Why Rio+20 Matters to Big BusinessPosted by Mike in blog May 3, 2012
So we know the world is transfixed with a fragile global economy and several upcoming elections, but if business leaders want to get a jump on the changing market environment they would be wise to pay attention to the upcoming global sustainable development summit, Rio+20.
In 1992 the UN’s earth summit laid the groundwork for the only international, legally-binding climate change agreement to date, the Kyoto Protocol. 20 years later thousands of political and civil society leaders are preparing to converge on Rio de Janeiro for three days of dialogue, idea-sharing, and inevitable small talk about the state of Brazilian soccer. I had the privilege of attending a conference recently with some of Rio+20’s key players including its Executive Coordinator, Brice LaLonde, and several Brazilian political leaders. While Rio+20 mostly invites politicians and NGO directors, business executives are already forming their own sustainable development strategies.
Regardless of whether or not world leaders renew commitments to greenhouse gas reductions, the following “green economy” market trends are already underway:
1. Public Disclosure of Integrated Reports – annual sustainability reports that publicly disclose the full extent of an organization’s operations including externalized costs such as water use and pollution are expected to increase greatly. Yvo de Boer, KPMG’s Special Global Adviser on Climate Change and Sustainability, called for mandatory disclosure to create a transparent “level playing field” and the Global Reporting Initiative is organizing a “Report or Explain” initiative.
2. Green Financing – as more and more countries come to consensus on climate action, new lines of credit, like Brazil’s $191 million Climate Fund, are opening for sustainable development projects like clean-tech expansion and carbon offsets and closing for fossil-fuel industries.
3. Sustainable Industry Standards – Luciano Coutinho, President of Brazilian Development Bank (BNDES), called for more collaborative regulation like the EPA’s fuel economy standards to create a solutions-oriented dialogue with both public and private organizations. Coutinho expressed a need for standards in “so many areas” like the Roundtable on Sustainable Biofuels (RSB) that would guide businesses on a more sustainable path.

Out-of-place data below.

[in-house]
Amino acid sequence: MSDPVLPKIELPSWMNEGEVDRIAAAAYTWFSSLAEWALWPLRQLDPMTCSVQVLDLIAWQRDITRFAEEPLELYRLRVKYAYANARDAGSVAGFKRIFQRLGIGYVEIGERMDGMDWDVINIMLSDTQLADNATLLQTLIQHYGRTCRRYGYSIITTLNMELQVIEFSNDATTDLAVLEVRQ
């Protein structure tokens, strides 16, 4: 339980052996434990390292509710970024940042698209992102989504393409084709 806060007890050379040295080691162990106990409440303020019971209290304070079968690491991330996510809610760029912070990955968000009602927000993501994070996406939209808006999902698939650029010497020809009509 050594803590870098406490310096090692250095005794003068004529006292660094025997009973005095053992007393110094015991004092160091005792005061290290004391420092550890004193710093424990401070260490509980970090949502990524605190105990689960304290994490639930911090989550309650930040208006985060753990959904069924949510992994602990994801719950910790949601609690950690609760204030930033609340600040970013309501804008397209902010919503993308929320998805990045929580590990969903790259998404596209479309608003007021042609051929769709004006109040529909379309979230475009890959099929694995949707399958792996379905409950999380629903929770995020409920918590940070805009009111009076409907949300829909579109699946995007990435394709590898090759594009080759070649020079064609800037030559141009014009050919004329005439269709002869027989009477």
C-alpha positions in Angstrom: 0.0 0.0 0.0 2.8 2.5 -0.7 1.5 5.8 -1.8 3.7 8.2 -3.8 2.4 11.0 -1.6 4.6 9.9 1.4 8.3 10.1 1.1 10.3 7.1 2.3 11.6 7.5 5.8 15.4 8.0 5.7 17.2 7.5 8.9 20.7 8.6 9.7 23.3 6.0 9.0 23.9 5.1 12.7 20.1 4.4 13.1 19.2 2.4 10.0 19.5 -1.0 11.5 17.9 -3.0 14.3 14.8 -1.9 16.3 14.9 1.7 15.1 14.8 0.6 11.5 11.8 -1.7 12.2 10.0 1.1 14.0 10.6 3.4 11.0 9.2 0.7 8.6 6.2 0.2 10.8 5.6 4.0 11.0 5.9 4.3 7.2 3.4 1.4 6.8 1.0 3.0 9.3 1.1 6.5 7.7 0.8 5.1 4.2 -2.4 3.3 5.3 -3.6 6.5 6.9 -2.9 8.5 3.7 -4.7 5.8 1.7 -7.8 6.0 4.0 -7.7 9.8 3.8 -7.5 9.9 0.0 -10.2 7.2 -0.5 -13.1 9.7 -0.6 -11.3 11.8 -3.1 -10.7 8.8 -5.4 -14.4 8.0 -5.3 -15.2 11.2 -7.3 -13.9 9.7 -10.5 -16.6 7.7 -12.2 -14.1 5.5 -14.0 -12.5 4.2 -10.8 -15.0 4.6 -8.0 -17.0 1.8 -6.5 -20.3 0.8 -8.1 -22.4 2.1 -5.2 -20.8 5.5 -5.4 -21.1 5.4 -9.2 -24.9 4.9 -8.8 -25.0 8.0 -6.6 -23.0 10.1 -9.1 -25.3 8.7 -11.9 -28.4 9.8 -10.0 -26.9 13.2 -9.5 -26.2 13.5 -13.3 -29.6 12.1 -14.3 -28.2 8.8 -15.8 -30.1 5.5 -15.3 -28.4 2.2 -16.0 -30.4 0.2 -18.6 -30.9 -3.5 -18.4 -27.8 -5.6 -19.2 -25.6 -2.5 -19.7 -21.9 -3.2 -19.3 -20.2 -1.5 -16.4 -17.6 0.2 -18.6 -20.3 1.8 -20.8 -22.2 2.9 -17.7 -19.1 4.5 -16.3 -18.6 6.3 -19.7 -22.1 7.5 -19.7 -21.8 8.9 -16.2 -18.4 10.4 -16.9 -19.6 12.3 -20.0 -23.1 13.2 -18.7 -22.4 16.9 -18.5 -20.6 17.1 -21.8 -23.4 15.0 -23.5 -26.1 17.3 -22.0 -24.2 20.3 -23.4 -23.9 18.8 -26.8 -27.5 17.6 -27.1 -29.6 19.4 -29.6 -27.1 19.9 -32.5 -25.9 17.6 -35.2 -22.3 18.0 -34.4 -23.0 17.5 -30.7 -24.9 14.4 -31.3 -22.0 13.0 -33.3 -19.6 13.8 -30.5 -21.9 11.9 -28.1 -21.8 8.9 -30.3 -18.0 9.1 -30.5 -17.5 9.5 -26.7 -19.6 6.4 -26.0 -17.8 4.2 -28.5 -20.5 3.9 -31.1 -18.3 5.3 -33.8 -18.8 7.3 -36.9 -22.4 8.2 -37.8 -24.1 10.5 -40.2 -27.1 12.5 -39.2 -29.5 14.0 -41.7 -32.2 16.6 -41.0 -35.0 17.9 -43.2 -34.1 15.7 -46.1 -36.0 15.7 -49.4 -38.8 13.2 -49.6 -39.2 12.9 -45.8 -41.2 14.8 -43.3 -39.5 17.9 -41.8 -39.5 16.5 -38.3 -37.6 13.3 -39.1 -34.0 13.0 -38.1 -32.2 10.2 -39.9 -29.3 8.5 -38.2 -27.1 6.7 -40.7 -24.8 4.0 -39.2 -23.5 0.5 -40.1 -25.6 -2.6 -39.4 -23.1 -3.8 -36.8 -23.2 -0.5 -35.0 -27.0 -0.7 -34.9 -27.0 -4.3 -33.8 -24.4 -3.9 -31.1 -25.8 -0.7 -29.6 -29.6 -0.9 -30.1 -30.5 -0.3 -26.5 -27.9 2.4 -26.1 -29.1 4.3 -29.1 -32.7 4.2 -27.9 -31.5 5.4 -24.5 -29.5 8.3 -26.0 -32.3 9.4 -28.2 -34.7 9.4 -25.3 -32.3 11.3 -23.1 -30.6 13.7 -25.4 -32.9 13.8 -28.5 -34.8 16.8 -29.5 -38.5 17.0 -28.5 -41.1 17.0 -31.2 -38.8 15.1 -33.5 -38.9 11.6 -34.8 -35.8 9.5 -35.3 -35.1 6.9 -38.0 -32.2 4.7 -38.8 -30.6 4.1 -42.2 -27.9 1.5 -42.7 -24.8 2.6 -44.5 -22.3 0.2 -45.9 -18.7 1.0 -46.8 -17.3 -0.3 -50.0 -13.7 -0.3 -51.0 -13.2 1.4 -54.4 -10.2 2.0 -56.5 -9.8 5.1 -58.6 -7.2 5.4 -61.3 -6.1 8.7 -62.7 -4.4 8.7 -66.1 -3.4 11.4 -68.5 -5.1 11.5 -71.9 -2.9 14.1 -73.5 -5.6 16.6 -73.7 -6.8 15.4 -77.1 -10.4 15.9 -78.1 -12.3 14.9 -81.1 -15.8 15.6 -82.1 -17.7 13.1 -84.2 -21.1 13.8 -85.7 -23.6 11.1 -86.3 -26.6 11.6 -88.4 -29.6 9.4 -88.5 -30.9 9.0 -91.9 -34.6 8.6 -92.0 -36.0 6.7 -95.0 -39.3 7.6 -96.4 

4. Demand for “small footprint” services and products - even if the developing world achieves sustainable growth, developed countries will still have to cut their ecological footprint by a fourth or fifth in order to stabilize the climate, says sustainable business consultant Pavan Sukhdev. This is a huge opportunity for entrepreneurs, civil engineers, and just about everyone else to develop innovative products and services that will allow us to thrive more efficiently with less.
Overall the business leaders in attendance seemed receptive to change and acutely aware of the environmental crises taking place all over the globe. However, they acknowledged that without clarity from governments and consumer demand for sustainable action any change would be slow and fragmented. Rio+20 can help both of these causes by placing sustainable development back in the spotlight. From a communications standpoint, we hope the delegation sessions sizzle with optimism and clear solutions.
Who knows? Maybe Rio will capture some of that ’92 magic.
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May 03, 2012
Ha! Only 234 more posts to get to where you are Ed!